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Monday, July 31, 2006
Douglass Taber
University of Delaware

Enantioselective Construction of Arrays of Stereogenic Centers

Sharpless asymmetric epoxidation has long been a workhorse of enantioselective synthesis. The SAE protocol, however, gives only mediocre ee’s with cis allylic alcohols such as nerol (1). Hisashi Yamamoto of the University of Chicago has devised an alternative procedure (Angew. Chem. Int. Ed. 2005, 44, 4389. ), based on the bis N-hydroxyamide 2. This gives high ee’s with a variety of substituted allylic alcohols, including 1.

In a related development (J. Am. Chem. Soc. 2005, 127, 14668. ), Patrick J. Walsh of the University of Pennsylvania has added alkenyl zincs such as 5 to aldehydes such as 4 in the presence of the chiral ligand 6. Oxygenation in situ of the resulting zinc alkoxide delivers the epoxy alcohol 7 in high ee. The alkenyl zincs are prepared from the corresponding alkenyl bromides with Li and ZnBr2.

Arrays of stereogenic centers are often assembled by aldol condensation. Huw M.L. Davies of the University at Buffalo has put forward (J. Org. Chem. 2005, 70, 10737. ) an alternative. Enantioselective Rh-mediated insertion of the carbene derived from 9 into the benzylic C-H of 8 gives the “protected aldol” product 10 in high ee.

The Claisen rearrangement is a powerful method for assembling adjacent alkylated stereogenic centers. Martin Hiersemann of the Technische Universitšt Dresden has shown (Org. Lett. 2005, 7, 5705. ) that a chiral Cu catalyst mediates the conversion of 11 to 12. The α-keto ester 12 so prepared was a single enantiomer of a single diasteromer. A limitation on this approach is the necessity of preparing the stereodefined enol ether starting material. Joseph M. Ready of UT Southwestern Medical Center has reported (Org. Lett. 2005, 7, 5681. ) an effective procedure for preparing such ethers.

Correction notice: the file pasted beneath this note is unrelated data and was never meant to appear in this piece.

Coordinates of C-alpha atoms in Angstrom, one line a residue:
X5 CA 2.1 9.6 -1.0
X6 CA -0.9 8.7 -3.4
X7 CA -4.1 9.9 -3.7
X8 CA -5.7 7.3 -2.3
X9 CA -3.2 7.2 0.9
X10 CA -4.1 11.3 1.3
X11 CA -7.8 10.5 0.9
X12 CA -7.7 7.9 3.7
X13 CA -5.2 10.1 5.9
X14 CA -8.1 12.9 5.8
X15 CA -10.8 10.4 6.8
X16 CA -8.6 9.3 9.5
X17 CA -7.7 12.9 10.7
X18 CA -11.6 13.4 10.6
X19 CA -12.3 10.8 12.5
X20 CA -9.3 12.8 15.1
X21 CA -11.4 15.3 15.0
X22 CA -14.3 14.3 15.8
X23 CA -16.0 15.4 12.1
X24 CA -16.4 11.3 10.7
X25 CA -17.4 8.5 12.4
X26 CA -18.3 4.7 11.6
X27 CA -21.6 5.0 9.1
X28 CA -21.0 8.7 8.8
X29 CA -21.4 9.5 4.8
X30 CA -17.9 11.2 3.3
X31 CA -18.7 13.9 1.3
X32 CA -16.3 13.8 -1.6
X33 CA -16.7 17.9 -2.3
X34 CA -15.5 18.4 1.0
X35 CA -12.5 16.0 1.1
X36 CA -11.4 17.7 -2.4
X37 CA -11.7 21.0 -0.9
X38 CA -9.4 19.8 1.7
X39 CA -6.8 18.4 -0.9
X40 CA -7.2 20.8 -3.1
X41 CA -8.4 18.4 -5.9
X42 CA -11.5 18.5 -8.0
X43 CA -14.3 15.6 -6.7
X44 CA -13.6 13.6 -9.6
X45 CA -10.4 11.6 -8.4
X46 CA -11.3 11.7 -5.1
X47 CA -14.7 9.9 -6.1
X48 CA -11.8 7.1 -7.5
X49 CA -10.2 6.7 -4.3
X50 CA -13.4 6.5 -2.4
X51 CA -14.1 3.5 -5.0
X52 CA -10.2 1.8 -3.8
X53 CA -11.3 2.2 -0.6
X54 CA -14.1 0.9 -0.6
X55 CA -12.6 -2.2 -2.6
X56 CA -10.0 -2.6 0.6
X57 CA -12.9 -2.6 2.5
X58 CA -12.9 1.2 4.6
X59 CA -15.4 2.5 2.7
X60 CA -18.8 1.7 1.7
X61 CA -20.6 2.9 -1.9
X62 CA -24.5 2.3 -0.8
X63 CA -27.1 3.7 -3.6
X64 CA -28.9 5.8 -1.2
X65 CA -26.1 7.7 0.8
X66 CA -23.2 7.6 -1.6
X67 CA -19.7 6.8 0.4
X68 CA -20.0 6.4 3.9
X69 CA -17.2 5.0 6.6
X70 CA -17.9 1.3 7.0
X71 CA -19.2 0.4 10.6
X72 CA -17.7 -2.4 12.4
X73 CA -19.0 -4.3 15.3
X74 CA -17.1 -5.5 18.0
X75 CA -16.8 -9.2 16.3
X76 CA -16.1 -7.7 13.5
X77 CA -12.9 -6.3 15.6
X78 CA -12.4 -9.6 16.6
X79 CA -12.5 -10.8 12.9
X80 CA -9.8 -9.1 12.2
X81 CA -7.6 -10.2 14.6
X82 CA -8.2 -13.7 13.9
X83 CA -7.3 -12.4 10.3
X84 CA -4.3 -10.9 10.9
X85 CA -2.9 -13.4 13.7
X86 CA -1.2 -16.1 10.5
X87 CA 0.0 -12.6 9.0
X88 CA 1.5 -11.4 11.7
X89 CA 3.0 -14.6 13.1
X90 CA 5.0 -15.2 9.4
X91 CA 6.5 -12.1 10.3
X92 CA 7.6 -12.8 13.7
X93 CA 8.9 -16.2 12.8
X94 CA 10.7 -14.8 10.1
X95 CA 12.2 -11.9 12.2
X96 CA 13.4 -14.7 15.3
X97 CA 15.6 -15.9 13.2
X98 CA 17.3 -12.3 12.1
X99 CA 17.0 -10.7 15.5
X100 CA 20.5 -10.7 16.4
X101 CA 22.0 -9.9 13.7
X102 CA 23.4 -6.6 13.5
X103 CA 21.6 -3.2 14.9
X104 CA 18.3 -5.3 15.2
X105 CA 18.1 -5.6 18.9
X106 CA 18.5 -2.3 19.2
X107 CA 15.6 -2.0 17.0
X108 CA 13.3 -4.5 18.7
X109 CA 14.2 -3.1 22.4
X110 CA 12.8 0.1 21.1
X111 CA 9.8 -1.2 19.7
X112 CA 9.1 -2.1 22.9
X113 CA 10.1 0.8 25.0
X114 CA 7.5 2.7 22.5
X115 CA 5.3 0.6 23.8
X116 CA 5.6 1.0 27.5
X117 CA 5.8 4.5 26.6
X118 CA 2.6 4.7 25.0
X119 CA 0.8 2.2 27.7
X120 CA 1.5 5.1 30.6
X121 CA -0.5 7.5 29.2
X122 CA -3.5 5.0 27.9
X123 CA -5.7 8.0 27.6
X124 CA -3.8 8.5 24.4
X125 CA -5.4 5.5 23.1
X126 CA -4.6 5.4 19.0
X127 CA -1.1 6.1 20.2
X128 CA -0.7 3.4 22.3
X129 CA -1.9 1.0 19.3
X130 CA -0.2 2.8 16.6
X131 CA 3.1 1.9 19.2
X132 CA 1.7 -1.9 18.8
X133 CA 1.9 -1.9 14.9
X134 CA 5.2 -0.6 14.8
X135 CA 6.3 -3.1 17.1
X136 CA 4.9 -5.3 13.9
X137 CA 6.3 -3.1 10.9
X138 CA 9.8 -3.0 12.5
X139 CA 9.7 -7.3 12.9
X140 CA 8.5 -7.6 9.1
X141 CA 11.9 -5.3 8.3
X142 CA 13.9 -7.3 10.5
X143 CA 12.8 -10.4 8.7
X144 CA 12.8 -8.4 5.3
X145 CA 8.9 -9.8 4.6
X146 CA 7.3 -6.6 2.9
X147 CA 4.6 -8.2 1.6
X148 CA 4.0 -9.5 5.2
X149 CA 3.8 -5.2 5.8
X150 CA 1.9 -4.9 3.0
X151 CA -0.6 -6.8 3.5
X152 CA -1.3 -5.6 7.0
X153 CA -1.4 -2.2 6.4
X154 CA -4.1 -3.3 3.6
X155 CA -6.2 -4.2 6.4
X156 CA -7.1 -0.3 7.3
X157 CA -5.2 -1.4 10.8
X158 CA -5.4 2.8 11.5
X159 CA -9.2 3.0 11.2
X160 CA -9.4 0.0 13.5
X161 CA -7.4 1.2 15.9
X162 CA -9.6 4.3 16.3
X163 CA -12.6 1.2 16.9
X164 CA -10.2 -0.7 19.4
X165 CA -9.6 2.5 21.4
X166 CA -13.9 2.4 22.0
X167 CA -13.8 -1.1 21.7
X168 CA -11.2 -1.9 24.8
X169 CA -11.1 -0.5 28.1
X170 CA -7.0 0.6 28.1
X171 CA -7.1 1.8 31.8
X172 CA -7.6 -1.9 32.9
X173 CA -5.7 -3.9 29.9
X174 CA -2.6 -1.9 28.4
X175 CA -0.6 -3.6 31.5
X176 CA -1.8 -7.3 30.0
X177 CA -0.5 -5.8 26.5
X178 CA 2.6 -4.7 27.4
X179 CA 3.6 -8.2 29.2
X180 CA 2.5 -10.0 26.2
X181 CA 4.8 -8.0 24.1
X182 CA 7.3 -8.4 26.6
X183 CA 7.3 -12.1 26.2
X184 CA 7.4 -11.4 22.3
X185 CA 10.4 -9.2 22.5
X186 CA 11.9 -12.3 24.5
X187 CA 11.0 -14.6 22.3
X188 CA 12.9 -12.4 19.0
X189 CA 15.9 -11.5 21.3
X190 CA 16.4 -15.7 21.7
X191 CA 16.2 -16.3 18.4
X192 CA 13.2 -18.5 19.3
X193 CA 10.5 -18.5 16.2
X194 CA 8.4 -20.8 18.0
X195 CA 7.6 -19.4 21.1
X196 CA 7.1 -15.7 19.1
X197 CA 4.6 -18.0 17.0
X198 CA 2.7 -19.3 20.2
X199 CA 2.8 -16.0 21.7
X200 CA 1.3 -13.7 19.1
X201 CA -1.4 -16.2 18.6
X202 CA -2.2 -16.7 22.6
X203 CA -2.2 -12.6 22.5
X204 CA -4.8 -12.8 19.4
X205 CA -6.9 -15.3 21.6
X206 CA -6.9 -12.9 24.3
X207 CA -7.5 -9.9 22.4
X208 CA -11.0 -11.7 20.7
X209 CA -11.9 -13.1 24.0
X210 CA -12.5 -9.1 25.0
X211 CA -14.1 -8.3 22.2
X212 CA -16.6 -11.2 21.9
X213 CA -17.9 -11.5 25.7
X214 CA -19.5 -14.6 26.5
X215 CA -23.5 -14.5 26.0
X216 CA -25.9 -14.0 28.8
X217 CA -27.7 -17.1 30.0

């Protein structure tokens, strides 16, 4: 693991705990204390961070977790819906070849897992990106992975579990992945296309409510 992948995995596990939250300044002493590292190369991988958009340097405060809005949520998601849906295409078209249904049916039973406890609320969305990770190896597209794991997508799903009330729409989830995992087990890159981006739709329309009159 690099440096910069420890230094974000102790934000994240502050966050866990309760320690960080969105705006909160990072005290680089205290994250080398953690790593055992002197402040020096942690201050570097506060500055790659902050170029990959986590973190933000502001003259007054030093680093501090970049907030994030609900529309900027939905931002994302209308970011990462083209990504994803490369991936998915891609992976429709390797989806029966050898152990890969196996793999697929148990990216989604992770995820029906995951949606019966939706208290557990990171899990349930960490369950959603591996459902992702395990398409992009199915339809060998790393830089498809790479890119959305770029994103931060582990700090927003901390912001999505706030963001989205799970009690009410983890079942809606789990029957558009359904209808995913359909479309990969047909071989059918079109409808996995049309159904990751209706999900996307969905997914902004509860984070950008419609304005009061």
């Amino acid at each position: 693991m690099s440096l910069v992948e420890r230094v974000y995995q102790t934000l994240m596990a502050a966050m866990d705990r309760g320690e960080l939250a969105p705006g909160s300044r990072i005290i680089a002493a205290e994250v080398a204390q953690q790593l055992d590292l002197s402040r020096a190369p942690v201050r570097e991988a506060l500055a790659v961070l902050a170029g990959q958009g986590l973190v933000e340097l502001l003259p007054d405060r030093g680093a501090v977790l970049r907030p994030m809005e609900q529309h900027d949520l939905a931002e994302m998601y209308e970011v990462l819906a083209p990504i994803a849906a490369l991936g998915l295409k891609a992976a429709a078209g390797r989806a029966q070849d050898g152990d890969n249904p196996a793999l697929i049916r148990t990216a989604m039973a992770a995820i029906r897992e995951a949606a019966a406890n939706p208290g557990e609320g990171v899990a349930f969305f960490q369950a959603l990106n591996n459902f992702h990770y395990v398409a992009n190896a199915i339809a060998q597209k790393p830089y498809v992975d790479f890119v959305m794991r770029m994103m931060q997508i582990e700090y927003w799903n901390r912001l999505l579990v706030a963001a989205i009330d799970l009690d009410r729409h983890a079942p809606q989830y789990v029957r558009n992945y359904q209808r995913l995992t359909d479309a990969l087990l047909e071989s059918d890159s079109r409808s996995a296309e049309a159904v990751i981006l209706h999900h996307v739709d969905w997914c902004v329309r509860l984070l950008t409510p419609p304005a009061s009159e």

Enantiomerically pure allylic acetates such as 13 are easily prepared. Motoi Kawatsura of Tottori University has devised conditions (Tetrahedron Lett. 2005, 46, 6663. ) for coupling 13 with 14 with very high regio- and diastereocontrol.

Aldol reactions of 16 have been extensively reported. Bernhard Westermann of the Institute of Plant Biochemistry in Halle (Angew. Chem. Int. Ed. 2005, 44, 4077. ) and Dieter Enders of RWTH Aachen (Angew. Chem. Int. Ed. 2005, 44, 4079. ) have now independently shown that the Mannich condensation can also be successful. James C. Anderson of the University of Nottingham (J. Org. Chem. 2005, 70, 5665. ), Ming-Hua Xu and Guo-Qiang Lin of the Shanghai Institute of Organic Chemistry (J. Am. Chem. Soc. 2005, 127, 11956. ) and Scott E. Schaus of Boston University (J. Am. Chem. Soc. 2005, 127, 11256. ) have also reported significant progress with catalytic enantioselective Mannich reactions.

Strategies for the assembly of more extended arrays of stereogenic centers are also important. Robert S. Coleman of The Ohio State University found (J. Org. Chem. 2005, 70, 8932. ) that the best results for the homologation of 20 were achieved using the protocol developed by James L. Leighton of Columbia University. Diastereoselective hydroboration then led to 22. In another development, William R. Roush of Scripps Florida has reported (Org. Lett. 2005, 7, 3941. ) further applications of his linchpin strategy for the assembly of arrays of stereogenic centers.

D. F. Taber, Org. Chem. Highlights 2006, July 31.